The Ole Miss baseball team made history last season by winning the school’s first College World Series championship.

So this year’s team also is unique as it becomes the first Rebels team to defend a national championship.

Repeating certainly won’t be easy, but it’s reasonable to think Ole Miss can again be among the best teams in the country.

The Rebels are ranked in the Top 10 of most preseason polls – No. 4 by D1 Baseball, No. 6 by Perfect Game, No. 7 by USA Today and the National Collegiate Baseball Writers Association as well as No. 10 by Baseball America. They were selected No. 24 by Collegiate Baseball.

But those rankings don’t stand out much within the SEC. For example, in the Baseball America poll, 6 of the 9 teams ranked ahead of Ole Miss are conference rivals – No. 1 LSU, No. 2 Tennessee, No. 4 Texas A&M, No. 5 Florida, No. 6 Arkansas and No. 9 Vanderbilt.

The Rebels, who open the season Friday at home against Delaware in the first game of a three-game series, lost several important players from the championship team, but in the context of college athletics nowadays it didn’t fare all that badly.

Coach Mike Bianco said it hasn’t been difficult for this year’s team to “flip that page” and move on from the championship to focus on the present.

“It has been pretty easy when you walk into the first team meeting and you have 40 players and 20 of them weren’t here last year,” Bianco said. “It is a quick reminder of how college athletics work.

“We lost some really great players, but we also returned some really great players. I think it is a great mix of returners, transfers, and first-year guys, freshmen.”

Seven players from last year’s College World Series title team departed via the Major League Baseball Draft, including 3 of the top 4 hitters (infielder/outfielders Kevin Graham, who also was the top power hitter, Justin Bench and Tim Elko), the starting catcher (Hayden Dunhurst), the leader in wins (RHP Dylan DeLucia), another weekend starter (RHP Derek Diamond) and the closer (RHP Brandon Johnson).

But returning players pitched half of the innings in the CWS last season and had 53 percent of the at-bats in Omaha.

“So not a super old team,” Bianco said, “but certainly not a team that the postseason is foreign to them, guys who have been in Omaha, guys that have been in the postseason, and guys that have had success.”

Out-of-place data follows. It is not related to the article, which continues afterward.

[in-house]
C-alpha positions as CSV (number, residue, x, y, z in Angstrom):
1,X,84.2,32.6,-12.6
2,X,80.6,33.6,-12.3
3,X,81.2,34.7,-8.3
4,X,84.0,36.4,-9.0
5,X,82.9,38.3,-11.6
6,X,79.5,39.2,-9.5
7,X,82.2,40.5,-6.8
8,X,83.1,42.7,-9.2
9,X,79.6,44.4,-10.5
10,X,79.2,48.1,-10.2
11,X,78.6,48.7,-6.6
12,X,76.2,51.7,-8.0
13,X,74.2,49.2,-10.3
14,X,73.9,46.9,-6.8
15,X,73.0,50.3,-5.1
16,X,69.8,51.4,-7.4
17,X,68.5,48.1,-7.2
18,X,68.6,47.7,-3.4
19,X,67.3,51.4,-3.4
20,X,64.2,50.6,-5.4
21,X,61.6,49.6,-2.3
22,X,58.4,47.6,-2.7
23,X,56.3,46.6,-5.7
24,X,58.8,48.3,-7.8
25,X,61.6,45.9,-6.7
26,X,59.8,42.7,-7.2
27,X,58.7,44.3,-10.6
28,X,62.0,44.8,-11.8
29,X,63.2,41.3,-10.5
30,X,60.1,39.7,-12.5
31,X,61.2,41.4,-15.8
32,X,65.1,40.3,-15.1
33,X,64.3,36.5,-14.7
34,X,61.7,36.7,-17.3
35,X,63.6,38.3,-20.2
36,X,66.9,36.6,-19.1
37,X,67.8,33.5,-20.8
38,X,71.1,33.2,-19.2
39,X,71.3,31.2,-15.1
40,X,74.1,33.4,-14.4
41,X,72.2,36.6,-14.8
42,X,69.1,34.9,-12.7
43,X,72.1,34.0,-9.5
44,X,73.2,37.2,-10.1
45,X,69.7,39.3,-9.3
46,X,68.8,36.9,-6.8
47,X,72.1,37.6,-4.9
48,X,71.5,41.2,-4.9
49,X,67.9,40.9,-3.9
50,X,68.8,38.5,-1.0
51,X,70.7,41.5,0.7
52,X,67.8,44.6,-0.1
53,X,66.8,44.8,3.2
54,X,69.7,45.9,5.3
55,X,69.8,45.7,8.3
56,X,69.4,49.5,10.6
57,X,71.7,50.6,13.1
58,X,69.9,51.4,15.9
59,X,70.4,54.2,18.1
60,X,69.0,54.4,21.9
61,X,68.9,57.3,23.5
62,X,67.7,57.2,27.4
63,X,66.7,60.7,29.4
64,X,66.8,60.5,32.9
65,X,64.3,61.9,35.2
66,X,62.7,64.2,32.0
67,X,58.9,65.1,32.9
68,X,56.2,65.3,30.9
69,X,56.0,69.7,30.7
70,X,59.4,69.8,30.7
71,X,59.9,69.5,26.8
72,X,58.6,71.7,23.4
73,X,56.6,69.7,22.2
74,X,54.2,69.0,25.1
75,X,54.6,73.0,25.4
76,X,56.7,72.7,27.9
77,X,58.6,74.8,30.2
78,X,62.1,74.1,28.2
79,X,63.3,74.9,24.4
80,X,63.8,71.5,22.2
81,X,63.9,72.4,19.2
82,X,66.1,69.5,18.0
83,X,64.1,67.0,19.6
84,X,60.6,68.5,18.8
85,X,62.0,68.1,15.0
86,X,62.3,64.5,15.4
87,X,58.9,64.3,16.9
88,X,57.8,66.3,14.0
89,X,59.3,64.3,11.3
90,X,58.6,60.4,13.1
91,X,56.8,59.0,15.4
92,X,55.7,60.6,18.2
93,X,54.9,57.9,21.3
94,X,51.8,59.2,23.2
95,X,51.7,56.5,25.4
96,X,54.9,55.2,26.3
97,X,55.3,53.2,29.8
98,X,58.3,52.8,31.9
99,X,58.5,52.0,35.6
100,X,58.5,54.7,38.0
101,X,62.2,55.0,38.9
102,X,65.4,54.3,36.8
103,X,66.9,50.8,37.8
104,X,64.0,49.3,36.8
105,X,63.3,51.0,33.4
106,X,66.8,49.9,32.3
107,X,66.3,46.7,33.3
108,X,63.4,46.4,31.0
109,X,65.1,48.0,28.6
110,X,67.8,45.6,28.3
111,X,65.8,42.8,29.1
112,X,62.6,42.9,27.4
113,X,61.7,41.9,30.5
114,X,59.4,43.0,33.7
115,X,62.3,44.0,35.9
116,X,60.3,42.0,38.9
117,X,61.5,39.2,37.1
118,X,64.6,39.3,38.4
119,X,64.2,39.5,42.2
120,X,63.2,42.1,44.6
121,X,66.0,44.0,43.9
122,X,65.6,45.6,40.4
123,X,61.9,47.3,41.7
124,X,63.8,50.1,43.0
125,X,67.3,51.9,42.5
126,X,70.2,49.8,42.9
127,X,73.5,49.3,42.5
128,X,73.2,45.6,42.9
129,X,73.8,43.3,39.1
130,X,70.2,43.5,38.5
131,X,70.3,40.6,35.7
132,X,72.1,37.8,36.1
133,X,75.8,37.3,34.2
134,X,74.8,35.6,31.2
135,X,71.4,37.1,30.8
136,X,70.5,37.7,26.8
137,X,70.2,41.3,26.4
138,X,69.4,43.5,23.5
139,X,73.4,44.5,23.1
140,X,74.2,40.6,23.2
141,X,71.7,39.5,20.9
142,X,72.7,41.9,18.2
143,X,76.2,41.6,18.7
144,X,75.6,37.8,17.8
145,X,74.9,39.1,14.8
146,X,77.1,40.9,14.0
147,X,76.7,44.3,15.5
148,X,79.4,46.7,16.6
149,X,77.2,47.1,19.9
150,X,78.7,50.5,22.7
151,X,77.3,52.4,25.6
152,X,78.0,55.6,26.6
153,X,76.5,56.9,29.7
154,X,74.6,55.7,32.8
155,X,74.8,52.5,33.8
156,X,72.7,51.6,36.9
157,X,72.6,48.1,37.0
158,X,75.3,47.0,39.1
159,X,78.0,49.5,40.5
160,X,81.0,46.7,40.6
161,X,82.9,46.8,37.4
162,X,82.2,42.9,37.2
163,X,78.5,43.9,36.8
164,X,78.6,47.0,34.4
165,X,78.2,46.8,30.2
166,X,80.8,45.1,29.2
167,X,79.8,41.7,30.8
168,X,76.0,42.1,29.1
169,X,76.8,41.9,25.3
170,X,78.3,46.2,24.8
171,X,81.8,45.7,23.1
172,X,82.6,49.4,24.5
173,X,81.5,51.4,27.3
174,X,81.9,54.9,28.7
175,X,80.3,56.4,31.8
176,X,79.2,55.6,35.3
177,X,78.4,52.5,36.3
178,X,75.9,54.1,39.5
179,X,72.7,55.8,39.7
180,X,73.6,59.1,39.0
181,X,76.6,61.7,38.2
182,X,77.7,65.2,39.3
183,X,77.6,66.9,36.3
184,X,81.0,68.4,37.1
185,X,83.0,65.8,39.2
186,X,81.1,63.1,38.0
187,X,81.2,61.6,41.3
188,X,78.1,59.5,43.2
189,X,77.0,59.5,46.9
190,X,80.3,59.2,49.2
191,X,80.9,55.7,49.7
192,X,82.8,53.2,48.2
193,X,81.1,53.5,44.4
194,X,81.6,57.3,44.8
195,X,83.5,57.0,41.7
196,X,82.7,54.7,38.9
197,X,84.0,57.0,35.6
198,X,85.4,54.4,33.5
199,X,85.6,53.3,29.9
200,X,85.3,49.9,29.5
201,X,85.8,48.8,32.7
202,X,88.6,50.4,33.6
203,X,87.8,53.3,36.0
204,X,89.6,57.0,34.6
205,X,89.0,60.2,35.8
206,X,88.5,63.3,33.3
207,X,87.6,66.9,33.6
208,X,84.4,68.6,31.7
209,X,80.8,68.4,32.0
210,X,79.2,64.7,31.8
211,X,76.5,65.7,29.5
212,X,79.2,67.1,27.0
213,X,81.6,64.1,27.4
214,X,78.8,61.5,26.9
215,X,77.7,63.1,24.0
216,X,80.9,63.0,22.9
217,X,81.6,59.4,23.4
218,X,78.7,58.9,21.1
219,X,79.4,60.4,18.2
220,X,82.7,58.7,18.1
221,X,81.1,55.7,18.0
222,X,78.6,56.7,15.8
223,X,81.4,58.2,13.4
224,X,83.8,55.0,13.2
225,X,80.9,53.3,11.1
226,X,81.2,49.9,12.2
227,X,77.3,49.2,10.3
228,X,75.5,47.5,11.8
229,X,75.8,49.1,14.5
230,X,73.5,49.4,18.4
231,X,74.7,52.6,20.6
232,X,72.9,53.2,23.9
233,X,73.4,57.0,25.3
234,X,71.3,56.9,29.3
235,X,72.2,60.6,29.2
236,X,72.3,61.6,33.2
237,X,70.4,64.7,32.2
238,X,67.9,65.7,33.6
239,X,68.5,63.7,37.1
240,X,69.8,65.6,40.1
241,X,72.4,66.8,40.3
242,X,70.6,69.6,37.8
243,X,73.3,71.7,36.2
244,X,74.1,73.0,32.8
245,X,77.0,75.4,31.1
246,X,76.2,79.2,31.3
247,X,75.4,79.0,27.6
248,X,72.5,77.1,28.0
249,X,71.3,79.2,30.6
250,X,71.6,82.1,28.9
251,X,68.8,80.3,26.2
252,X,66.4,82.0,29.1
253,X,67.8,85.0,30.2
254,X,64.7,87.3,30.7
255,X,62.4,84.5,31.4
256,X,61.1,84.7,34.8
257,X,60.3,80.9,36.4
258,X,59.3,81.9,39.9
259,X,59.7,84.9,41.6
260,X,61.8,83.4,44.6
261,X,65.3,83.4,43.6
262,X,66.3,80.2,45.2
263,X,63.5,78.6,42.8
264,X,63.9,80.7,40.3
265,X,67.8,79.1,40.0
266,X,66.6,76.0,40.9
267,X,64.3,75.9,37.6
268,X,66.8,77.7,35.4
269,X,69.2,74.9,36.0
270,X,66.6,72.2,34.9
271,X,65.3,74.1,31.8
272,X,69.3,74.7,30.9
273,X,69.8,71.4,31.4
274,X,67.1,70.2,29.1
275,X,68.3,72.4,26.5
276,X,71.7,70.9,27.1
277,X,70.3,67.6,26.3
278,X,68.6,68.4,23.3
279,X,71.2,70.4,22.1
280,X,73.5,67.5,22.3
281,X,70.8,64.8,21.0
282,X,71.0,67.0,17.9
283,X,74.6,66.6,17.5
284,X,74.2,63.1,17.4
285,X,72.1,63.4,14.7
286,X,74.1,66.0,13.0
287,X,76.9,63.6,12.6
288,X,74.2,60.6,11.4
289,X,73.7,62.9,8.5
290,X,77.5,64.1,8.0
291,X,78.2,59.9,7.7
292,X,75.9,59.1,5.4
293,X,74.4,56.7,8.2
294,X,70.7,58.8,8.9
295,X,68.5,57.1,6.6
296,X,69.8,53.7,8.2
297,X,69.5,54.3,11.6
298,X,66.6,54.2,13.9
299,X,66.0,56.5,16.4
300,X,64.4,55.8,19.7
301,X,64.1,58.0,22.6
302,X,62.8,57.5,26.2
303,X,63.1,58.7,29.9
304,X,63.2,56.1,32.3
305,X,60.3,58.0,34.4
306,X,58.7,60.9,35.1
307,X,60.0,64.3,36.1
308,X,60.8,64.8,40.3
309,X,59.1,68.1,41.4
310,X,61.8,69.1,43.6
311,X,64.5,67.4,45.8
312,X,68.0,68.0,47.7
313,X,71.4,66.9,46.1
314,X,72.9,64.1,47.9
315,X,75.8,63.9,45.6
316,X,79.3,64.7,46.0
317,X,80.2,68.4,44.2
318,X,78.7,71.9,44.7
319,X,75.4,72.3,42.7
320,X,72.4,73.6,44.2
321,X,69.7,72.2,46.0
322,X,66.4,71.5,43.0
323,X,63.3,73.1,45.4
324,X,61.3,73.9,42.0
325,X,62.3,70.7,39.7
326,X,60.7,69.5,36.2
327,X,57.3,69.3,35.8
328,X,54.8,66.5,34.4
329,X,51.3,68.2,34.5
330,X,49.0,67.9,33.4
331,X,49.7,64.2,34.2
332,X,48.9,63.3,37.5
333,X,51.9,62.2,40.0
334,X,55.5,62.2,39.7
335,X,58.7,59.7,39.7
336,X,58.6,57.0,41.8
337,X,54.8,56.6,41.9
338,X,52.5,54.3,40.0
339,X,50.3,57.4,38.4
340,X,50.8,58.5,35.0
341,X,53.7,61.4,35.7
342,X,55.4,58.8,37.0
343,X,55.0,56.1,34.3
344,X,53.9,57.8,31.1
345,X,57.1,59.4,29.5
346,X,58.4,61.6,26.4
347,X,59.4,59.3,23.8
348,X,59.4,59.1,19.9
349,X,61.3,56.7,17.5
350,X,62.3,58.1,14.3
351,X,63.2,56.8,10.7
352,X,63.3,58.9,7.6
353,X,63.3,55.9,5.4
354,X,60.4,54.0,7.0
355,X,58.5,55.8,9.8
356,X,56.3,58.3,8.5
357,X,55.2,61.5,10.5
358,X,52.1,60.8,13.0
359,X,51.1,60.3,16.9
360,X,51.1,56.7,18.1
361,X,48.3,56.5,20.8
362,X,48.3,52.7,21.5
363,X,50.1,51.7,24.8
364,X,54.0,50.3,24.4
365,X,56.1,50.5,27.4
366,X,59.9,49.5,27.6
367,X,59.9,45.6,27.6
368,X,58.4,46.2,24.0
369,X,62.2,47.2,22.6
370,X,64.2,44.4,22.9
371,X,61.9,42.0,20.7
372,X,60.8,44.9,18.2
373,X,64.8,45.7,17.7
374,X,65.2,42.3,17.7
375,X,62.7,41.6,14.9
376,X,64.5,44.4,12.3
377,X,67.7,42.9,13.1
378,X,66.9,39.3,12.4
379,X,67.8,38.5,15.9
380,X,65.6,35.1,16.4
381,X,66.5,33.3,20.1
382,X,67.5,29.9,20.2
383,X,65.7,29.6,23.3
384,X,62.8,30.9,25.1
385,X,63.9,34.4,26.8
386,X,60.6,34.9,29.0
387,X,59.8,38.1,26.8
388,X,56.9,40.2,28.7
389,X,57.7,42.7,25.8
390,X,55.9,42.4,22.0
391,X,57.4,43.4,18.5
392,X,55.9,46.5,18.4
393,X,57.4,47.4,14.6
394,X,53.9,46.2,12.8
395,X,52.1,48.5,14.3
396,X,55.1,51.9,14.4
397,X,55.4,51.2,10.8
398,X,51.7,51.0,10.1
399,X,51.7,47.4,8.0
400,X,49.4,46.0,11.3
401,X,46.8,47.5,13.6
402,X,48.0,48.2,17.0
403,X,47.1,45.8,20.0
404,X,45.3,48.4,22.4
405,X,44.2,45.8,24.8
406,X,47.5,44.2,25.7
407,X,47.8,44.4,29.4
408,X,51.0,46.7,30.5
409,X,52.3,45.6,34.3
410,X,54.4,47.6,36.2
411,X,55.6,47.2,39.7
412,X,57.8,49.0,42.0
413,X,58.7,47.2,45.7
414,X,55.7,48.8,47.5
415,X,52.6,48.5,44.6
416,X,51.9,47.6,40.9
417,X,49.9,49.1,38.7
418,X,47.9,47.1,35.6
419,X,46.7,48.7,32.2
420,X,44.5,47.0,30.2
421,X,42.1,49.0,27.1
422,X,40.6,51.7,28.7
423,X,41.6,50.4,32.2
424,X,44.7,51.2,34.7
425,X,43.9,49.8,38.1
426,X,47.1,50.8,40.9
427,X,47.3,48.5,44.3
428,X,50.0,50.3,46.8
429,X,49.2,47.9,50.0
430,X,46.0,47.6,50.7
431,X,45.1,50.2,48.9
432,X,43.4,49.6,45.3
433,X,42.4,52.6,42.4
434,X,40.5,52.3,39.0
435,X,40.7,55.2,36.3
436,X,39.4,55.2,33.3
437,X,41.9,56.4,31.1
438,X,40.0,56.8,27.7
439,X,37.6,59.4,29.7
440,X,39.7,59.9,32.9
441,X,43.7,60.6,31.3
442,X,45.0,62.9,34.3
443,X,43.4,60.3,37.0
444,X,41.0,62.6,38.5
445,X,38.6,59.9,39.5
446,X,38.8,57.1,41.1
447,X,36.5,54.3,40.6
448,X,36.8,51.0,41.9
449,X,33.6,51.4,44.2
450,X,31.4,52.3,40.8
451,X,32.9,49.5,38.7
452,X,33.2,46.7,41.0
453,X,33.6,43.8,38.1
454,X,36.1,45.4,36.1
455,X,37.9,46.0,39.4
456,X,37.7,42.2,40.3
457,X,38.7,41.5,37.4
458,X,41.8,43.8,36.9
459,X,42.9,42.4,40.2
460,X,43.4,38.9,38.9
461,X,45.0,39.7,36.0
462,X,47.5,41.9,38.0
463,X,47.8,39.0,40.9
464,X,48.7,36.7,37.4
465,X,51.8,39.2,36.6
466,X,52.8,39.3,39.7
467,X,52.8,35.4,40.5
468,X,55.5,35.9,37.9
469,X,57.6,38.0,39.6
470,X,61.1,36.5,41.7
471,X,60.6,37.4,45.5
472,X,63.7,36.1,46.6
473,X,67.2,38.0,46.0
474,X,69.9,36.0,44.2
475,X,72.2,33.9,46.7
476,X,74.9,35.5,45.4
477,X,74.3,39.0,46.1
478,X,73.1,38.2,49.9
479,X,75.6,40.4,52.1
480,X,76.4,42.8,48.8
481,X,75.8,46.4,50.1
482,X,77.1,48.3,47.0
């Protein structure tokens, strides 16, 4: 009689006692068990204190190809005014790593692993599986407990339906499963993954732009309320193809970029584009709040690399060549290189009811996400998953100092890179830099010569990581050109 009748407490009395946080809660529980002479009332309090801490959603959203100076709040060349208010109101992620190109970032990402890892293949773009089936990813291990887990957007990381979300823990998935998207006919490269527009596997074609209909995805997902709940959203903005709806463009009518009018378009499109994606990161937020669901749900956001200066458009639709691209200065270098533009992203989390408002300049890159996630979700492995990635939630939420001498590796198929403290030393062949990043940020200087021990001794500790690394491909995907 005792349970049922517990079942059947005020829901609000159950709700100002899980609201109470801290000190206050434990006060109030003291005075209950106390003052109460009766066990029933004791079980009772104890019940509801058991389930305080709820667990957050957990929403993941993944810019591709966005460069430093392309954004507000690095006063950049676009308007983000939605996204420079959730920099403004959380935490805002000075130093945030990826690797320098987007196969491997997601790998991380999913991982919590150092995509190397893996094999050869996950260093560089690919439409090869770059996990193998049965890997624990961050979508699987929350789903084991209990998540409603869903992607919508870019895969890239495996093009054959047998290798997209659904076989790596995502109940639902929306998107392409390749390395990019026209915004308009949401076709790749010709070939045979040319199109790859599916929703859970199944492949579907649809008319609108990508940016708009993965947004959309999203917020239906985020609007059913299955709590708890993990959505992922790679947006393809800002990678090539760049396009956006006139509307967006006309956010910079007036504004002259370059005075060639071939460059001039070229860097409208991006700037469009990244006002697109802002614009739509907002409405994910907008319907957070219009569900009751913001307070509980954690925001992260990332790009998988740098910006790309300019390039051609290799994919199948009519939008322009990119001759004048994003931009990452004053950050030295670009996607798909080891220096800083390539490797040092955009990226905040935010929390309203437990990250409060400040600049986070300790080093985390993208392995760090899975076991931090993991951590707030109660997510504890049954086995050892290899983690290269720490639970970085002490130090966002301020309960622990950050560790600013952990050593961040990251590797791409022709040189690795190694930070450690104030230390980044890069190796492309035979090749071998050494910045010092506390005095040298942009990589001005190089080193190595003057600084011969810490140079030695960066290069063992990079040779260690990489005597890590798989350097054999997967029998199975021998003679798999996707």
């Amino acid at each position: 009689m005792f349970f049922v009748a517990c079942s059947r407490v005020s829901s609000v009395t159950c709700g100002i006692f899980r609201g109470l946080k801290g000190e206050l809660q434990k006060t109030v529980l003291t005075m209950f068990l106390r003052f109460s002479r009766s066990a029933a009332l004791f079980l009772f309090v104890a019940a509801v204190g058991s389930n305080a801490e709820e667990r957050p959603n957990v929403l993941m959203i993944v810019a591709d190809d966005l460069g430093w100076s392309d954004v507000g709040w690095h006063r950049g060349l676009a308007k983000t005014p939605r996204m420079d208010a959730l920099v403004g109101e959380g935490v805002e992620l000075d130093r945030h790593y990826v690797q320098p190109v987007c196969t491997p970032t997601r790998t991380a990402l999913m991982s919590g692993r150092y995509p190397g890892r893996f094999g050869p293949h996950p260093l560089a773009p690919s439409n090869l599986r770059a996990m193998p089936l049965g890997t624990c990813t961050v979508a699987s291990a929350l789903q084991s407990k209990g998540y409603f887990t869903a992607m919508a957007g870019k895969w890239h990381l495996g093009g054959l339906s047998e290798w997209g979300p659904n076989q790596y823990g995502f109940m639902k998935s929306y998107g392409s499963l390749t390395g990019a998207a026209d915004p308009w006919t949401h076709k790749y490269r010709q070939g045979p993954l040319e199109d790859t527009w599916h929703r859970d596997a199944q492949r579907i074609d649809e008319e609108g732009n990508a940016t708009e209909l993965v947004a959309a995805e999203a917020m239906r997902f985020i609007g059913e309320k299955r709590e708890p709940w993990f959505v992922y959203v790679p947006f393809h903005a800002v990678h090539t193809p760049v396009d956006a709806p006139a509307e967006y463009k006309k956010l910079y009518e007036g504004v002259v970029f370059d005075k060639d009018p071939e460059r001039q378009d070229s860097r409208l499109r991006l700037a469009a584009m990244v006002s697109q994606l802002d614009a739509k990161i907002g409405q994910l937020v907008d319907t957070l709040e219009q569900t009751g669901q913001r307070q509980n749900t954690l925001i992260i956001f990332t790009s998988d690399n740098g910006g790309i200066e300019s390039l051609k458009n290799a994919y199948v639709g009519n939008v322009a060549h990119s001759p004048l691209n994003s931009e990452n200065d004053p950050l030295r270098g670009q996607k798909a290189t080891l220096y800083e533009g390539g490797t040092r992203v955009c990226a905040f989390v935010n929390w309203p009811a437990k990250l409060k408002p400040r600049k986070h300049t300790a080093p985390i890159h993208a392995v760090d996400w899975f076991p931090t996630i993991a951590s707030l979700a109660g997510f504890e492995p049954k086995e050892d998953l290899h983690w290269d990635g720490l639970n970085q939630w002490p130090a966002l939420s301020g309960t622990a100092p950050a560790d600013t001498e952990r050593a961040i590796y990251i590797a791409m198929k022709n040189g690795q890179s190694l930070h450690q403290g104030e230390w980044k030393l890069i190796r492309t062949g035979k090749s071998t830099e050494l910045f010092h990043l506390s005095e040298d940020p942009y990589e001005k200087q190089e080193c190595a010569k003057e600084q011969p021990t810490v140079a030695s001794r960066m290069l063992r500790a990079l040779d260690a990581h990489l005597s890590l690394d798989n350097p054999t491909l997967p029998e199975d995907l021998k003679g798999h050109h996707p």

The returning position players are led by preseason All-America shortstop Jacob Gonzalez, who Bianco said “is a full go” after his fall season was cut short by a sprained PCL.

Kemp Alderman will play one of the corner outfield positions and bat somewhere in the middle of the lineup.

Infielder Peyton Chatagnier, whom Bianco called “maybe one of the unsung heroes of the postseason, especially early on,” returns for his 4th season.

Center fielder TJ McCants, the team’s best base stealer, can also play right field and infield.

Calvin Harris, one of the top performers in the CWS, returns to his natural position at catcher after playing mostly in the outfield last season.

Garrett Wood can play all four infield positions and infielder Reagan Burford could have a bigger role as a junior.

Bianco said he added three “impact” position players as transfers – outfielder Ethan Groff (Tulane), who will bat high in the order and provide speed on the bases; infielder Ethan Lege (Delgado Community College/Nicholls State); and infielder Anthony Calarco (Northwestern), an All-Big Ten left-handed hitter who will bat in the middle of the lineup.

Returning pitchers include right-hander Jack Dougherty, who started and relieved last season, as well as left-hander Hunter Elliott and right-hander Mason Nichols, who were significant contributors as freshmen last season,

Bianco said right-hander Mitch Murrell and left-hander Jackson Kimbrell “are ready to take that next step” out of the bullpen after having “really good falls.” He’s also looking for right-hander Brayden Jones to take on a bigger role.

Transfer pitchers of note are left-hander Xavier Rivas (University of Indianapolis), who Bianco said is “one of those candidates to be a weekend starter,” and right-handed reliever Tommy Henninger (John A. Logan College).

Some of the top players in a freshman class rated No. 2 in the country by Baseball America are power-hitting first baseman Will Furniss, infielder/right-handed Mason Morris, and infielder Judd Utermark, who is recovering from surgery of his non-throwing shoulder.

Furniss is the son of LSU legend Eddy Furniss, the SEC’s all-time home run king (80) and a College Baseball Hall of Famer.

Bianco said right-hander Grayson Saunier “probably had as good a fall as any freshman I remember” and is a “possible weekend starter.”

The coach added that three freshmen that will have yet-to-be-determined roles on the staff are JT Quinn, a 6-6 right-hander who can “run the ball up in the mid to upper 90s,” 6-5 right-hander Sam Tookoian and right-hander Cole Ketchum.

Bottom line: The names have changed, but the goal remains the same. Get back to Omaha.